While “Nepenthe” is certainly the most enjoyable episode of Picard yet, it also just can’t stop reminding you why this show has been so frustrating on a weekly basis. It’s an episode that displays the kind of warmth we’ve been lacking for the past six hours, while simultaneously subjecting yet another returning character to a grizzly fate. There’s such a stark contrast between, say, the loss of Troi and Riker’s son and poor Hugh bleeding out to establish the villain means business, that you can almost feel two halves of the episode at war with each other.
Reunited and It Feels So Good
So starting with the good, having stepped into the Sikarian transporter last week, Picard and Soji materialize on Nepenthe — home to Will Riker (Jonathan Frakes), Deanna Troi (Marina Sirtis) and their daughter Kestra (Lulu Wilson). The warm greeting Jean-Luc receives from his old senior staff is as satisfying as you’d expect, but it’s what the episode does after that really makes this more than mere fan service. This stop off finally allows our characters some room to breathe, grounding Soji’s devastating realization in something relatable and, well, human. We return this week to Data’s quest to be human, and how it manifests itself in Soji’s startlingly lifelike qualities. Her ability to feel, to dream, and yes, to spit, are things her father once aspired to, yet now they only remind her of what she’s lost.
But the episode isn’t content to wallow in her sadness, instead creating a poignant link between her loss and the one that tore through the Riker/Troi household. “Real is so much better”, Soji says after sampling her first piece of non-replicated food, but as Troi informs her that wasn’t the case for her son Thad, whose death was directly linked to the ban on synthetic life (a stretch, but an acceptable one). In a way, Soji represents hope for the family, a hope that her very existence could prevent such senseless deaths in future.
It’s not only the type of empathetic storytelling Star Trek should be striving for, but also just a great use of existing characters, drawing on their shared history to tell a brand new story in the process. Almost makes you wish the show had been like this all along, huh? Anyway, back on La Sirena, there’s a fairly standard little chase section, whereby Narek tracks the ship via a tracker placed on Jurati. It’s entertaining enough, as is the Rios’ misguided distrust over Raffi, which is low-key enough not to feel overly manufactured just yet. Raffi too gets some nice material here, taking Jurati under her wing and trying to get to what’s eating her up inside.
What’s considerably less effective is the reveal of Jurati’s reason for killing Maddox, which takes the form of an awkwardly placed completion of a previous episode’s scene, wherein Commadore Oh shows her a vision of the world ending (??) if artificial life is allowed to spread. Putting aside the flimsy-beyond-all-belief motivation behind this seemingly good-natured person just killing her ex-boyfriend, this is bizarrely fragmented reveal feels like a cheap and lazy way to convey a largely unsatisfying piece of the story.
Over on the Artifact, Elnor pledges to help Hugh liberate fellow former Borg, which at first seems like a great use of both characters—with Hugh up against impossible odds and Elnor bound to lost causes, much like this one. So the fact then, that it’s used as yet another excuse to bump off an old supporting character is just a tiring reminder of how frustrating this show can be, especially after the vast improvement on the Picard side of things. Really, I have to wonder why even Hugh back at all if only to dispose of him in such a gruesome manner, after… briefly reuniting with Picard and doing little else. Don’t get me wrong, it’s great to have Jonathan Del Arco back in the role, but considering how well Troi and Riker were integrated into this very episode, it’s disappointing how much of a grizzly afterthought his return ends up being.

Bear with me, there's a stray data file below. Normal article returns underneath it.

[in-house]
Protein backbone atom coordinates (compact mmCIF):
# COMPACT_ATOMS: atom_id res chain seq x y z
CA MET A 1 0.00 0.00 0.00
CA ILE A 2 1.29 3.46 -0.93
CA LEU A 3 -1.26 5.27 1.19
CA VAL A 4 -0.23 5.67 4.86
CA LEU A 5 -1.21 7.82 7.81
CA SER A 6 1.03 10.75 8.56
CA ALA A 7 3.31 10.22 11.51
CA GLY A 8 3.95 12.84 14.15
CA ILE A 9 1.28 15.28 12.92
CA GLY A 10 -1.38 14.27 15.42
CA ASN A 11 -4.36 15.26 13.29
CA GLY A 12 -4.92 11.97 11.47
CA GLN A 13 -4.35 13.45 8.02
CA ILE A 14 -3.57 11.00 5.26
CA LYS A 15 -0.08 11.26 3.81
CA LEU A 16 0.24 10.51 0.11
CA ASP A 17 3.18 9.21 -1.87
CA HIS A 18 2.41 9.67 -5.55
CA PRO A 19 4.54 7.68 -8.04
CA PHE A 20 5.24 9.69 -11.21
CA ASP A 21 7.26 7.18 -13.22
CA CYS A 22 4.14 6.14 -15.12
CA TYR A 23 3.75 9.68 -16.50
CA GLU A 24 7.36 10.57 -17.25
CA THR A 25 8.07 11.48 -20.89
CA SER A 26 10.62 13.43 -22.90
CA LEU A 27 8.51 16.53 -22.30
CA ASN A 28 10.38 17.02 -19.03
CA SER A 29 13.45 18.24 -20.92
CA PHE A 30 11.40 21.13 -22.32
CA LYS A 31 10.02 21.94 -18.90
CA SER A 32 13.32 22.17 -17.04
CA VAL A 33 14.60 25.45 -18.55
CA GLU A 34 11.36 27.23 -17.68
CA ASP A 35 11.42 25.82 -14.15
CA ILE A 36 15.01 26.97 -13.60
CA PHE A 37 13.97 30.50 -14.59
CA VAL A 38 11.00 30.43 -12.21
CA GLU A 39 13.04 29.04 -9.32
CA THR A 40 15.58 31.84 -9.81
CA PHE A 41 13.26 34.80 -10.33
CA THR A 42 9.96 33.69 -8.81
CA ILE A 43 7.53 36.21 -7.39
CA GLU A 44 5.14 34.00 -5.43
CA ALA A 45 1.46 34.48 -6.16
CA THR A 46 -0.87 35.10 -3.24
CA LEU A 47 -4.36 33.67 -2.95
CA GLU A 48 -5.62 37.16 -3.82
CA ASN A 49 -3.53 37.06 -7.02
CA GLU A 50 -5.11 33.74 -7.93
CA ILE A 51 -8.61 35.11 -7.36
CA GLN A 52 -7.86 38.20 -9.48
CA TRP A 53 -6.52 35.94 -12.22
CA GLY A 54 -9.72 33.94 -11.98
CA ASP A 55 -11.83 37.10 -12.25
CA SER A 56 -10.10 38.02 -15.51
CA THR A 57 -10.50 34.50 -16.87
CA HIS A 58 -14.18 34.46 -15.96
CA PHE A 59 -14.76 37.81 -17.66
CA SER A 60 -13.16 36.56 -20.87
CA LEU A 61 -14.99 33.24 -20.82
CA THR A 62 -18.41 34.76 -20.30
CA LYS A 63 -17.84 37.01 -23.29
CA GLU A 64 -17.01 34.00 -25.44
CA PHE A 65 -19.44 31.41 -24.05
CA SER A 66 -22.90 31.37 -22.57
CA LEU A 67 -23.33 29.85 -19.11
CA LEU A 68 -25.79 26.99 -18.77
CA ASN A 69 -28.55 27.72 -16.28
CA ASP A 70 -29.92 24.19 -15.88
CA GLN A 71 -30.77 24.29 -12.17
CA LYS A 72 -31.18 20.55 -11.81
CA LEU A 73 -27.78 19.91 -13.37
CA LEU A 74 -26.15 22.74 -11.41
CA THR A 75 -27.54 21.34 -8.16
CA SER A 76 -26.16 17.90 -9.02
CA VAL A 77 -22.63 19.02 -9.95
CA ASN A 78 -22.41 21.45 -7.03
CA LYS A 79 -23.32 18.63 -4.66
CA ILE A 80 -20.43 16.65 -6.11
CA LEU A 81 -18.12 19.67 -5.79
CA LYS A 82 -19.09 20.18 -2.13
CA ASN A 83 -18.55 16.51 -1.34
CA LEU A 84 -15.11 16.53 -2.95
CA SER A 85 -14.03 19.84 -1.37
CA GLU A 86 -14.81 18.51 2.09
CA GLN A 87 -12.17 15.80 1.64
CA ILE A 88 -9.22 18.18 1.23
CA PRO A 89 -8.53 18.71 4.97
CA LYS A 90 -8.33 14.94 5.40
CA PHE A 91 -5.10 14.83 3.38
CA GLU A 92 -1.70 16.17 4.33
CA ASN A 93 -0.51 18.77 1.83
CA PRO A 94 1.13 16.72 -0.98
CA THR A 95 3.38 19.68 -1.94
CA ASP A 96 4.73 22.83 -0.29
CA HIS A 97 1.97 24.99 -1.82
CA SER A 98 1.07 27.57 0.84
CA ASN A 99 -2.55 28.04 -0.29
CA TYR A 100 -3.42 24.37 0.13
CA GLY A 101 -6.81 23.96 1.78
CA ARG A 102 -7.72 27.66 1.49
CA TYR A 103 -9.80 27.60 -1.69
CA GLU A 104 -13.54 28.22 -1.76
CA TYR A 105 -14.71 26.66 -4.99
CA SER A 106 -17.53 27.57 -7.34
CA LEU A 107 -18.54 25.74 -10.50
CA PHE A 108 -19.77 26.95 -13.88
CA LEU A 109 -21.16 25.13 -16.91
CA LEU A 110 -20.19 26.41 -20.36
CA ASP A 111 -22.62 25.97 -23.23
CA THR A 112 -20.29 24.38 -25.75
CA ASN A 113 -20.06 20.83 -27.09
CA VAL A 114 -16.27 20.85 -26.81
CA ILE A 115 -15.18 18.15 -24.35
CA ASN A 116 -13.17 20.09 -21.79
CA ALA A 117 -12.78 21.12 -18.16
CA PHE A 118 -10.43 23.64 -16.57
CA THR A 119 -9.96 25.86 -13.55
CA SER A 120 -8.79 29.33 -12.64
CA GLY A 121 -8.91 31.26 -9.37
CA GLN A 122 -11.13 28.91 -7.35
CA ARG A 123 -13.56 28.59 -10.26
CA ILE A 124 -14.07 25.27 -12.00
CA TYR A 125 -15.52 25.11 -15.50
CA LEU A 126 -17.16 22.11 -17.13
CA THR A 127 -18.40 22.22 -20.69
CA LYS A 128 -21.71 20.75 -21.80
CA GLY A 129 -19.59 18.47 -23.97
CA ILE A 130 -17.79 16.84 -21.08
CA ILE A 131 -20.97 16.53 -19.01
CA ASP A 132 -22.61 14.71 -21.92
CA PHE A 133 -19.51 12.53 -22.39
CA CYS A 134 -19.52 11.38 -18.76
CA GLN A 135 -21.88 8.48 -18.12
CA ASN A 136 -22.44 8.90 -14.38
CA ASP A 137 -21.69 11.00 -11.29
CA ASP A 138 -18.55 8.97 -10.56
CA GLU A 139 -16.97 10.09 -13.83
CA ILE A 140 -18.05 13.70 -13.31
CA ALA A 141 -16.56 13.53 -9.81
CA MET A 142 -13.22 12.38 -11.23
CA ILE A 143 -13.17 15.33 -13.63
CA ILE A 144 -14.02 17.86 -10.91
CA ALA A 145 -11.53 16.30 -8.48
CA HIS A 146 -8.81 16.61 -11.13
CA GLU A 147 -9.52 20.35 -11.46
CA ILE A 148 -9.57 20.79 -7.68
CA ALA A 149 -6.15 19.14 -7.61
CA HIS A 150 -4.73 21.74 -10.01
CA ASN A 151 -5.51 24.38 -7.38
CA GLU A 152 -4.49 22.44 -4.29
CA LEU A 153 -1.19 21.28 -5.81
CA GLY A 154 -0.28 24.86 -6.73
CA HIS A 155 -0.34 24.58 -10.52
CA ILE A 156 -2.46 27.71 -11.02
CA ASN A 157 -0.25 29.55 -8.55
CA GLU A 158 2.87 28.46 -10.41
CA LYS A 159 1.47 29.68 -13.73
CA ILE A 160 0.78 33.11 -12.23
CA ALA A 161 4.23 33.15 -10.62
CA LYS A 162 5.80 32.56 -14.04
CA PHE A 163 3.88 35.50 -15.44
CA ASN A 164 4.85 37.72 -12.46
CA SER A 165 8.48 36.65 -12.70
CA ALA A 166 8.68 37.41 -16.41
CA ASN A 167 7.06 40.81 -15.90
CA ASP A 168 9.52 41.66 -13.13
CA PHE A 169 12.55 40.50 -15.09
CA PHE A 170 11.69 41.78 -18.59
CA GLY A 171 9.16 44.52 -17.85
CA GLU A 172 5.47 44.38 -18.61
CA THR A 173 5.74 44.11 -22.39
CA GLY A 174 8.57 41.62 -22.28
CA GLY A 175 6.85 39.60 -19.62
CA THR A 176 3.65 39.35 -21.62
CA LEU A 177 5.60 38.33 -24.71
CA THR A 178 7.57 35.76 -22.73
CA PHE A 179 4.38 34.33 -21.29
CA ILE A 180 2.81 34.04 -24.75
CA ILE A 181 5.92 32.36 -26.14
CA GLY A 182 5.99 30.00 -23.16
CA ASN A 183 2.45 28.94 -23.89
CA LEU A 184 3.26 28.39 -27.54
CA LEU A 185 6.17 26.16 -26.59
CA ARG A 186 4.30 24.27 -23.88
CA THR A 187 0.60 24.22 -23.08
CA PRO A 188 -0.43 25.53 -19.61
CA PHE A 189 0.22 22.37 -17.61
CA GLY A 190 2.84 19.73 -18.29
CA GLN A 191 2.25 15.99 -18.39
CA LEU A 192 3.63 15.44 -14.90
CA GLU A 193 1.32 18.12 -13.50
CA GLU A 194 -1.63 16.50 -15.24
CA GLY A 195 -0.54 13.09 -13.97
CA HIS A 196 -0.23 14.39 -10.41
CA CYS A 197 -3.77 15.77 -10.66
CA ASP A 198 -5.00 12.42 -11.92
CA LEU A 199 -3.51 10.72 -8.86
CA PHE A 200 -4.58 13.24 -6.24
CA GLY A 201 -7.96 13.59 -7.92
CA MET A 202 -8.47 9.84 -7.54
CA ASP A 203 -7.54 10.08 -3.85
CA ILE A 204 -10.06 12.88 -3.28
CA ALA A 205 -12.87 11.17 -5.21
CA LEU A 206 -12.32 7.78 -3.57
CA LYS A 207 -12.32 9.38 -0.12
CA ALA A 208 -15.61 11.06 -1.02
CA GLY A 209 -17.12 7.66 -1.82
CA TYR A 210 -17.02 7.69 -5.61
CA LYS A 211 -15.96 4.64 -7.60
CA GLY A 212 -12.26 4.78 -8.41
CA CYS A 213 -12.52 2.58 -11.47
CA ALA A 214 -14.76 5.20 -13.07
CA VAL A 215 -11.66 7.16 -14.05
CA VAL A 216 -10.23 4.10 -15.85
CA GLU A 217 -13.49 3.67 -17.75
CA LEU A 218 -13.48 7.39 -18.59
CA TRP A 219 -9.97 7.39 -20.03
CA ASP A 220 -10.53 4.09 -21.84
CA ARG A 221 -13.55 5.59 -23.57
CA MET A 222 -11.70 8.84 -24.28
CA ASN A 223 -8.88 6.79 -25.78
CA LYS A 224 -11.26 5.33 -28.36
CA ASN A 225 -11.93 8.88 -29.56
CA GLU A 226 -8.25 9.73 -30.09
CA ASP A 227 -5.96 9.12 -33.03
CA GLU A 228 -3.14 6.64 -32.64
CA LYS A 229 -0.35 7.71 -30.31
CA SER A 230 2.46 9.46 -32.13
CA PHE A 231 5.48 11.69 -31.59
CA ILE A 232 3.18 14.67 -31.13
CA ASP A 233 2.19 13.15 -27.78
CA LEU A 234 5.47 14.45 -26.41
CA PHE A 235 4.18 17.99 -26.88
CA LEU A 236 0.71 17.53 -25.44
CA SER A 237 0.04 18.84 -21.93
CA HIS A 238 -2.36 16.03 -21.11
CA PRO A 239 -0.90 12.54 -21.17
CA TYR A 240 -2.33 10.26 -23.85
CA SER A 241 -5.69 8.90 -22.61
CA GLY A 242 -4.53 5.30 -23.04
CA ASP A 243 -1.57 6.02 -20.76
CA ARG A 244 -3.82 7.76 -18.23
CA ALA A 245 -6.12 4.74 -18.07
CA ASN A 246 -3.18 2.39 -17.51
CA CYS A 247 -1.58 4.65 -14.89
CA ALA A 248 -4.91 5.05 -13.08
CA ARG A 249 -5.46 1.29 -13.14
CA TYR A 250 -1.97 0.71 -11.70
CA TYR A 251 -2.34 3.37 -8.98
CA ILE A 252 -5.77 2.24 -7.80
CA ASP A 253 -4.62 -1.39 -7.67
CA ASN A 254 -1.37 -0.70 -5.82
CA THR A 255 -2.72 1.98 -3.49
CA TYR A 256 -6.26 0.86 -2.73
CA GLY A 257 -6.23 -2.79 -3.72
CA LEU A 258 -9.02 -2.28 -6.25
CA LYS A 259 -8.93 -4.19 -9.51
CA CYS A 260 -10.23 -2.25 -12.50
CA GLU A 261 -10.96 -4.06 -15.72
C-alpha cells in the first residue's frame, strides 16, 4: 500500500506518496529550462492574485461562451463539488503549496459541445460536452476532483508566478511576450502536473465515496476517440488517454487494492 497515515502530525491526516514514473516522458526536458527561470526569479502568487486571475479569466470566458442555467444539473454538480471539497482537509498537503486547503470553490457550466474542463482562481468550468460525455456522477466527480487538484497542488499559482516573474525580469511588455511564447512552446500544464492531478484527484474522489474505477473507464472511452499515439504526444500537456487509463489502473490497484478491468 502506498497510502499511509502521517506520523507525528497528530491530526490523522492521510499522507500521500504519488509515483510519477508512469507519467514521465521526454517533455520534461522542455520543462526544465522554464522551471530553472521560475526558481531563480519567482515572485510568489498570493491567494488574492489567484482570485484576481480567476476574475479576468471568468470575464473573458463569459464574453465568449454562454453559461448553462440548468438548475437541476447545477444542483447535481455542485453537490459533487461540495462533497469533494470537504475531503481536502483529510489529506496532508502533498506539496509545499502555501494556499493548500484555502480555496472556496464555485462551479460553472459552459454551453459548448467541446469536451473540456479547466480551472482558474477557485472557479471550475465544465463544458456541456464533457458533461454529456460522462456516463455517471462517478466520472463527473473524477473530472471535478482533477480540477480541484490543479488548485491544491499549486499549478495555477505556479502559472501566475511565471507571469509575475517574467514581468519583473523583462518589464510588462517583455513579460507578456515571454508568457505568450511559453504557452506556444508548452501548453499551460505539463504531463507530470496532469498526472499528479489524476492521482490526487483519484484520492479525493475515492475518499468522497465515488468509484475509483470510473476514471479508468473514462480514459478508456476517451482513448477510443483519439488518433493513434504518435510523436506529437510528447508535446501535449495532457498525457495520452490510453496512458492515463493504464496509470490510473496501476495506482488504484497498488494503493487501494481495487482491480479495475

Elnor is left alone on his mission, but he manages to get a call to the Fenris Rangers out, setting up Seven’s return and hopefully bringing her into the fold a little more where the Borg storyline is concerned. This is good, as it finally seems as though everything’s coming together for the remaining episodes, though I sincerely hope the show that gives us grounded human emotion through the lens of science fiction prevails over the one that sees the Hughs and the Ichebs suffer cruel and miserable fates.
- Riker says he’s on “active reserve”, possibly setting up a last-minute return later in the season?
- Jurati talks about going “off-world” in this episode as though it’s something few get to do, which is… weird, right? It’s the (apparently) poverty-less, post-scarcity 24th century, so why would space travel, especially for a respected scientist, be a bold aspiration instead of a regular part of life? I realize the show in other aspects has brushed up against the utopia that’s previously been depicted in other Trek shows, so perhaps this just par for the course. That line just struck me as odd.
- There’s an odd disconnect in this show between the way people talk about Picard—as a single-minded, headstrong man who’ll stop at nothing to finish what he started, even if it means blindly rushing into situations he’s unprepared for—and the one who was on TV each week—a rational diplomat, who quietly approached every scenario with care and nuance. It’s not even like all this can be blamed on his declining mental faculties (which, by the way, have barely been a factor since episode two, maybe?) either, as even his old crew-members recall this brasher version of the character when talking about their past. Then again, perhaps Chabon is just drawing from the Picard of the movies, who does better fit that description, rather than the one on TNG.
Star Trek: Picard airs on Thursdays on CBS All Access.
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